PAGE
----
Disasters Without Borders

On November 24 and 25, 2015 the first Scientific Symposium was held in London to discuss science for policy and operations for the new “Disaster Risk Management Knowledge Centre.” The Centre was launched by the European Commission in September this year to help member states respond to emergencies and to prevent and reduce the impact of disasters. The Centre will offer EU countries technical and scientific advice, provide an online repository of relevant research results, and create a network of crisis management laboratories. RMS was the only catastrophe modeler invited to present to the meeting.

Jointly organized by the UK Met Office and the European Commission, the symposium exposed some of the tensions between what countries can do on their own and where they require a supranational European institution. The British government contingents were particularly keen to show their leadership. The UK Cabinet Office co-ordinates inputs across government departments and agencies to manage a national risk register, identifying the likelihood and potential impact of a wide range of threats facing the country: from an Icelandic volcanic eruption to a storm surge flood to a terrorist incident. The office of the Chief Government Scientist then leads the response to the latest disaster, reporting directly to the Prime Minister.

These were not responsibilities the UK would ever consider transferring to a new European institution, because they go right to the heart of the function of a government—to protect the people and the national interest. However no single country can provide total management of events that run across borders, in particular when it is the country upstream that is controlling what heads your way, as with water storage dams. For this a Europe wide agency will be vital. The Centre will be most useful for the smaller European countries, unable to sustain research across the full range of hazards, or monitor activity around the clock. However do not expect the larger countries to share all their disaster intelligence.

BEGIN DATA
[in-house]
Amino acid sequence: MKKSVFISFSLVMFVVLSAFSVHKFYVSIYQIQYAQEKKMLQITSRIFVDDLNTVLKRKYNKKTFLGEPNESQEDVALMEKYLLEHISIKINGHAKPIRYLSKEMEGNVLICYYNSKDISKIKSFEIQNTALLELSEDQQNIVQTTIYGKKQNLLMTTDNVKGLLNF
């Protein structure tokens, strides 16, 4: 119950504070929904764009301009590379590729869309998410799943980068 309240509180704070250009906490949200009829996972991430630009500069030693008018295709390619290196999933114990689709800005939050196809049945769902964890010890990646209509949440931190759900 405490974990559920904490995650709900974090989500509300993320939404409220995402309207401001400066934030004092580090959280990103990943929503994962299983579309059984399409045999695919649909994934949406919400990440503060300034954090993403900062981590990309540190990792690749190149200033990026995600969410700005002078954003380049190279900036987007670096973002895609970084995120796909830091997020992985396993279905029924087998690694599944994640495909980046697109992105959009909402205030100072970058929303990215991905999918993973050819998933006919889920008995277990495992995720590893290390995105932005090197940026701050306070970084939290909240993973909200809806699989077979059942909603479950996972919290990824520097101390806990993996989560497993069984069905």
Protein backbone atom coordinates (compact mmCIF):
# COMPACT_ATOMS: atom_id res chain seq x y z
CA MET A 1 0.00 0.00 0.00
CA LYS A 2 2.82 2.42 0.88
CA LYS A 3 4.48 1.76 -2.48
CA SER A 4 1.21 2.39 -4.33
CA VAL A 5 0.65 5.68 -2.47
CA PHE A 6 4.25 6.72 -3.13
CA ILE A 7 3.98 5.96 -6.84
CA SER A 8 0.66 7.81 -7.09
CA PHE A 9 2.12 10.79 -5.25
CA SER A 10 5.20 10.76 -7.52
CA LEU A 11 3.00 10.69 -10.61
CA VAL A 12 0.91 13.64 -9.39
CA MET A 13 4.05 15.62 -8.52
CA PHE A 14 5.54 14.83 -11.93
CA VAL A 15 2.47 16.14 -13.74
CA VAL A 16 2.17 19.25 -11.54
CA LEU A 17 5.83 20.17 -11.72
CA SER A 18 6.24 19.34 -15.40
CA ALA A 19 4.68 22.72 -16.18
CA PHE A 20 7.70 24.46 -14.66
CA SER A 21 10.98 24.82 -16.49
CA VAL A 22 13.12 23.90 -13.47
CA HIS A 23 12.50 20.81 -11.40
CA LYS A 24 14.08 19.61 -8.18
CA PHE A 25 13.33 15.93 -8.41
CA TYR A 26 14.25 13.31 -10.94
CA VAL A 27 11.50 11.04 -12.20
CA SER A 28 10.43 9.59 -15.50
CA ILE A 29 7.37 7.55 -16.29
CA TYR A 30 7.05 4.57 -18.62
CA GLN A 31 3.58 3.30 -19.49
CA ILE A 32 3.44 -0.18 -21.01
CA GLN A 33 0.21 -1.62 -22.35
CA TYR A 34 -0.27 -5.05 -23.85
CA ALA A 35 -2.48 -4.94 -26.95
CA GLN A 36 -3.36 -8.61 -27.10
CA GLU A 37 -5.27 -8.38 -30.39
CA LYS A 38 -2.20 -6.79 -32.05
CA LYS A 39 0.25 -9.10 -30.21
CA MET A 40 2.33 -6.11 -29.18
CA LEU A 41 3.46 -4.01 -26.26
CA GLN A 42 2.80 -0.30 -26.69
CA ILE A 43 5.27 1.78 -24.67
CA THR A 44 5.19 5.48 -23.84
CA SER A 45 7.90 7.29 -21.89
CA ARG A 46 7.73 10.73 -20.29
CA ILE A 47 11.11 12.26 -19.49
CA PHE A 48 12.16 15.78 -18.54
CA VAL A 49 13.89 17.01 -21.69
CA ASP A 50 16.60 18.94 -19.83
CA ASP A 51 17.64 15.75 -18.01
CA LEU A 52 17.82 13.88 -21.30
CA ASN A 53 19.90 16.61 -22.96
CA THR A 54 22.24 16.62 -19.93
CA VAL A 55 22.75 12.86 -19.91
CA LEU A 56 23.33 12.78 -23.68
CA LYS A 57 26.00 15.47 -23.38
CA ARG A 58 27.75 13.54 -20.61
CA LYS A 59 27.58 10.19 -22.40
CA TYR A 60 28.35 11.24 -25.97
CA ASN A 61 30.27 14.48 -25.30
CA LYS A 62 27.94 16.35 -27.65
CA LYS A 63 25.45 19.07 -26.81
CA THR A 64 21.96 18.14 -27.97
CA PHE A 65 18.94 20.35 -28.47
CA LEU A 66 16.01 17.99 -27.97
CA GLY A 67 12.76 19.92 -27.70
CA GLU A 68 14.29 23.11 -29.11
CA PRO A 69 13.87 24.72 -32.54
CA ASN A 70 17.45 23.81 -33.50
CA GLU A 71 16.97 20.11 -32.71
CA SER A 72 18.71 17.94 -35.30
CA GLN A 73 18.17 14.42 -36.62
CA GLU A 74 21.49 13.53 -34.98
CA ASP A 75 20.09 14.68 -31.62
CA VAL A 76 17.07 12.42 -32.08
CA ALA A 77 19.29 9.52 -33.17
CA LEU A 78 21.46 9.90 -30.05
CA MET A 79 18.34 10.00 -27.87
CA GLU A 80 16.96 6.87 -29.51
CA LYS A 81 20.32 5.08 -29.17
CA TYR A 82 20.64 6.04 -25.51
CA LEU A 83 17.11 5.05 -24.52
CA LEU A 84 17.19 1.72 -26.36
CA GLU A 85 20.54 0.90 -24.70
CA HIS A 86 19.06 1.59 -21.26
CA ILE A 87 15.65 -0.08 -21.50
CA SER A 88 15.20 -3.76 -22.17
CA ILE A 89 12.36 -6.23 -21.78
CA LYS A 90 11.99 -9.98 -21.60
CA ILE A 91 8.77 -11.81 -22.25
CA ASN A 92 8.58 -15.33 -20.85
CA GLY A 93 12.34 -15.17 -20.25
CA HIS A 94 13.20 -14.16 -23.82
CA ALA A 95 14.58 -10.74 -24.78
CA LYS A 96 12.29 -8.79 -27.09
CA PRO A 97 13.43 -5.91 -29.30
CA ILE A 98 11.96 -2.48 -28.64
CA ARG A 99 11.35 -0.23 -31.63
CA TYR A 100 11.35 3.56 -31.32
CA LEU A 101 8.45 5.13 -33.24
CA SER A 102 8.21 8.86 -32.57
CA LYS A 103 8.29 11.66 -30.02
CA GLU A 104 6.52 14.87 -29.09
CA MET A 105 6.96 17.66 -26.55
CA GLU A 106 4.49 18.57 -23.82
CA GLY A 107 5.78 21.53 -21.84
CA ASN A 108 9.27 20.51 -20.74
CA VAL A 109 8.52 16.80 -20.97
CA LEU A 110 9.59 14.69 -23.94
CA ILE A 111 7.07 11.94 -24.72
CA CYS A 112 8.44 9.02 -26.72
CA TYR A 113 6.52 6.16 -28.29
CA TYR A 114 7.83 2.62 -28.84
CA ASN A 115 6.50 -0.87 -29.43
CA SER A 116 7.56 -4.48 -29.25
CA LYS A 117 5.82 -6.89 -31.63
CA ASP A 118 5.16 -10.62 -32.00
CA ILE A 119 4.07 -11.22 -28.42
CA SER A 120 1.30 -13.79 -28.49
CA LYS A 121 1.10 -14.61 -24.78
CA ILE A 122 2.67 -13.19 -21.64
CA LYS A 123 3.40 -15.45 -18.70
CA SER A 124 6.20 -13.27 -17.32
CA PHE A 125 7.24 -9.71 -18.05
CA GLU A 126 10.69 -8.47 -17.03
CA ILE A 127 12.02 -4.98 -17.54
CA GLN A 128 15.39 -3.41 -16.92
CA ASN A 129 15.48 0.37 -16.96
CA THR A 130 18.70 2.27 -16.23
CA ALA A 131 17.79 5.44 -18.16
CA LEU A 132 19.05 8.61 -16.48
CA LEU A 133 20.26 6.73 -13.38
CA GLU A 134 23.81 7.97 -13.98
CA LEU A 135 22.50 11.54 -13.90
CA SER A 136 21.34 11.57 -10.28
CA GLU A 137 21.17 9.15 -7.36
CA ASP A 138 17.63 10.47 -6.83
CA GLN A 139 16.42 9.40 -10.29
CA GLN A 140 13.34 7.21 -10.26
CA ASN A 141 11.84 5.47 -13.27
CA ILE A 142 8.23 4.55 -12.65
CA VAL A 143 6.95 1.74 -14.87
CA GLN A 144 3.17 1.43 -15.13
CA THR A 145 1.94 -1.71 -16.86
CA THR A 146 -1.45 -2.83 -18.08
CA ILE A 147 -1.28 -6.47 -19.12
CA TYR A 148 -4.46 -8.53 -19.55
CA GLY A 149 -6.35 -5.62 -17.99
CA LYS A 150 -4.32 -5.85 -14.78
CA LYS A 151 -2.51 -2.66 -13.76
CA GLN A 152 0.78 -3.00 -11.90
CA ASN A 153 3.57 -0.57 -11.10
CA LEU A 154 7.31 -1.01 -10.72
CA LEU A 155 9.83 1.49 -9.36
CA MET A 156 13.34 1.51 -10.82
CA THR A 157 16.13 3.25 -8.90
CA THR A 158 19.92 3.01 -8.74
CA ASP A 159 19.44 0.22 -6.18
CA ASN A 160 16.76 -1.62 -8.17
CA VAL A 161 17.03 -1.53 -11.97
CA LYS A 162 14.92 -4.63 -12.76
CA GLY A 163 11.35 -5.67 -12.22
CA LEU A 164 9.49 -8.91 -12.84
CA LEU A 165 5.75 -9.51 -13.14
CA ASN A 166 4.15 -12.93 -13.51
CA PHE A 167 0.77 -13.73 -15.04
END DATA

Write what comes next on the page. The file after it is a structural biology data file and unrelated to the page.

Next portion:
Where does RMS fit into this picture? As described at the London symposium, probabilistic models will increasingly be key to making sense of potential disaster impacts and for ensuring organizations don’t become fixated on planning against a single historical scenario. RMS has more experience of probabilistic modeling than any other European science or government agency, in particular in areas such as the modeling of floods and flood defenses or for multi-hazard problems.

Two ideas with the potential for RMS leadership got picked up at the symposium. For an intervention such as a new flood defense, the results of the probabilistic model become used to define the “benefits”—the future losses that will not happen. A versatile model is required in which the user can explore the influence of a particular flood defense or even see the potential influence of climate change. Second we can expect to see a move towards the risk auditing of countries and cities, to show their progress in reducing disaster casualties and disaster impacts, in particular as part of their Sendai commitments. We know that risk cannot be defined based only on a few years of disaster data—the outcomes are far too volatile. Progress will need to be defined from consistent modeling. Catastrophe modeling will become a critical tool to facilitate “risk-based government”:  from measuring financial resilience to targeting investment in the most impactful risk reduction.

Chief Research Officer, RMS
Robert Muir-Wood works to enhance approaches to natural catastrophe modeling, identify models for new areas of risk, and explore expanded applications for catastrophe modeling. Recently, he has been focusing on identifying the potential locations and consequences of magnitude 9 earthquakes worldwide. In 2012, as part of Mexico's presidency of the G20, he helped promote government usage of catastrophe models for managing national disaster risks. Robert has more than 20 years of experience developing probabilistic catastrophe models. He was lead author for the 2007 IPCC 4th Assessment Report and 2011 IPCC Special Report on Extremes, is a member of the Climate Risk and Insurance Working Group for the Geneva Association, and is vice-chair of the OECD panel on the Financial Consequences of Large Scale Catastrophes. He is the author of six books, as well as numerous papers and articles in scientific and industry publications. He holds a degree in natural sciences and a PhD in Earth sciences, both from Cambridge University.

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